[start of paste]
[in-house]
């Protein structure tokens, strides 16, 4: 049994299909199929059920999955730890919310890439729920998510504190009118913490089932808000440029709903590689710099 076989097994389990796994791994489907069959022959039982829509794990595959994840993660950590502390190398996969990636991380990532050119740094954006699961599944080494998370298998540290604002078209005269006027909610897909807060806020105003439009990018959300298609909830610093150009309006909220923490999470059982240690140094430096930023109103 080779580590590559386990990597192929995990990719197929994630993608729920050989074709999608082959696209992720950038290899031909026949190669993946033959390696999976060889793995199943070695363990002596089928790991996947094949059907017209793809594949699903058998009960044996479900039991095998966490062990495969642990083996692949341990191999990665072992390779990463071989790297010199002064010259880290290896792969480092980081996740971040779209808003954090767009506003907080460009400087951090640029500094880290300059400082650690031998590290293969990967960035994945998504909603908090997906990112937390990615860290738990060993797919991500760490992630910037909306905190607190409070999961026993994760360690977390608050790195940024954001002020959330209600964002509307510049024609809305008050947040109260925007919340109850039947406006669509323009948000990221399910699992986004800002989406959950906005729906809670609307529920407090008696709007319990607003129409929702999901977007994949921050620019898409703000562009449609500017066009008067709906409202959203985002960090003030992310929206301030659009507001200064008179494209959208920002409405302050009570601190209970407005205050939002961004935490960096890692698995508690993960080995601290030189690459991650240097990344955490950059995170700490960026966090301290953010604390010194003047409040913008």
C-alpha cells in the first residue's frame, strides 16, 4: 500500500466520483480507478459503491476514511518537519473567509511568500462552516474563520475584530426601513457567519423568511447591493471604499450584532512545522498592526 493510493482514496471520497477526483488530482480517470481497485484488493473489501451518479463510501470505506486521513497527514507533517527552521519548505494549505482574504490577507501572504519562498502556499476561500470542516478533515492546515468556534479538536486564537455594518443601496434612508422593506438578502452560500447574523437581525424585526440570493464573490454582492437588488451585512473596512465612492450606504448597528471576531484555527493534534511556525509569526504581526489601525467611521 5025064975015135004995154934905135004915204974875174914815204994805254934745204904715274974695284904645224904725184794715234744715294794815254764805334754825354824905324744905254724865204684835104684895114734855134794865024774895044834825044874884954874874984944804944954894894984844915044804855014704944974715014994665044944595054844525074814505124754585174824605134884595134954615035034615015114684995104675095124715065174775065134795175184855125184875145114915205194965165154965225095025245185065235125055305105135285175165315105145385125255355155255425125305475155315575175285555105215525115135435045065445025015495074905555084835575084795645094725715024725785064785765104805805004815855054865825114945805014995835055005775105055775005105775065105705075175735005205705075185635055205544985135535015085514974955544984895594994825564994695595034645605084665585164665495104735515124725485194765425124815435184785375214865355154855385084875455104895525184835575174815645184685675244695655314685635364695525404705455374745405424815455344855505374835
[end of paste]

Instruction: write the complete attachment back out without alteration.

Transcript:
[in-house]
């Protein structure tokens, strides 16, 4: 049994299909199929059920999955730890919310890439729920998510504190009118913490089932808000440029709903590689710099 076989097994389990796994791994489907069959022959039982829509794990595959994840993660950590502390190398996969990636991380990532050119740094954006699961599944080494998370298998540290604002078209005269006027909610897909807060806020105003439009990018959300298609909830610093150009309006909220923490999470059982240690140094430096930023109103 080779580590590559386990990597192929995990990719197929994630993608729920050989074709999608082959696209992720950038290899031909026949190669993946033959390696999976060889793995199943070695363990002596089928790991996947094949059907017209793809594949699903058998009960044996479900039991095998966490062990495969642990083996692949341990191999990665072992390779990463071989790297010199002064010259880290290896792969480092980081996740971040779209808003954090767009506003907080460009400087951090640029500094880290300059400082650690031998590290293969990967960035994945998504909603908090997906990112937390990615860290738990060993797919991500760490992630910037909306905190607190409070999961026993994760360690977390608050790195940024954001002020959330209600964002509307510049024609809305008050947040109260925007919340109850039947406006669509323009948000990221399910699992986004800002989406959950906005729906809670609307529920407090008696709007319990607003129409929702999901977007994949921050620019898409703000562009449609500017066009008067709906409202959203985002960090003030992310929206301030659009507001200064008179494209959208920002409405302050009570601190209970407005205050939002961004935490960096890692698995508690993960080995601290030189690459991650240097990344955490950059995170700490960026966090301290953010604390010194003047409040913008």
C-alpha cells in the first residue's frame, strides 16, 4: 500500500466520483480507478459503491476514511518537519473567509511568500462552516474563520475584530426601513457567519423568511447591493471604499450584532512545522498592526 493510493482514496471520497477526483488530482480517470481497485484488493473489501451518479463510501470505506486521513497527514507533517527552521519548505494549505482574504490577507501572504519562498502556499476561500470542516478533515492546515468556534479538536486564537455594518443601496434612508422593506438578502452560500447574523437581525424585526440570493464573490454582492437588488451585512473596512465612492450606504448597528471576531484555527493534534511556525509569526504581526489601525467611521 5025064975015135004995154934905135004915204974875174914815204994805254934745204904715274974695284904645224904725184794715234744715294794815254764805334754825354824905324744905254724865204684835104684895114734855134794865024774895044834825044874884954874874984944804944954894894984844915044804855014704944974715014994665044944595054844525074814505124754585174824605134884595134954615035034615015114684995104675095124715065174775065134795175184855125184875145114915205194965165154965225095025245185065235125055305105135285175165315105145385125255355155255425125305475155315575175285555105215525115135435045065445025015495074905555084835575084795645094725715024725785064785765104805805004815855054865825114945805014995835055005775105055775005105775065105705075175735005205705075185635055205544985135535015085514974955544984895594994825564994695595034645605084665585164665495104735515124725485194765425124815435184785375214865355154855385084875455104895525184835575174815645184685675244695655314685635364695525404705455374745405424815455344855505374835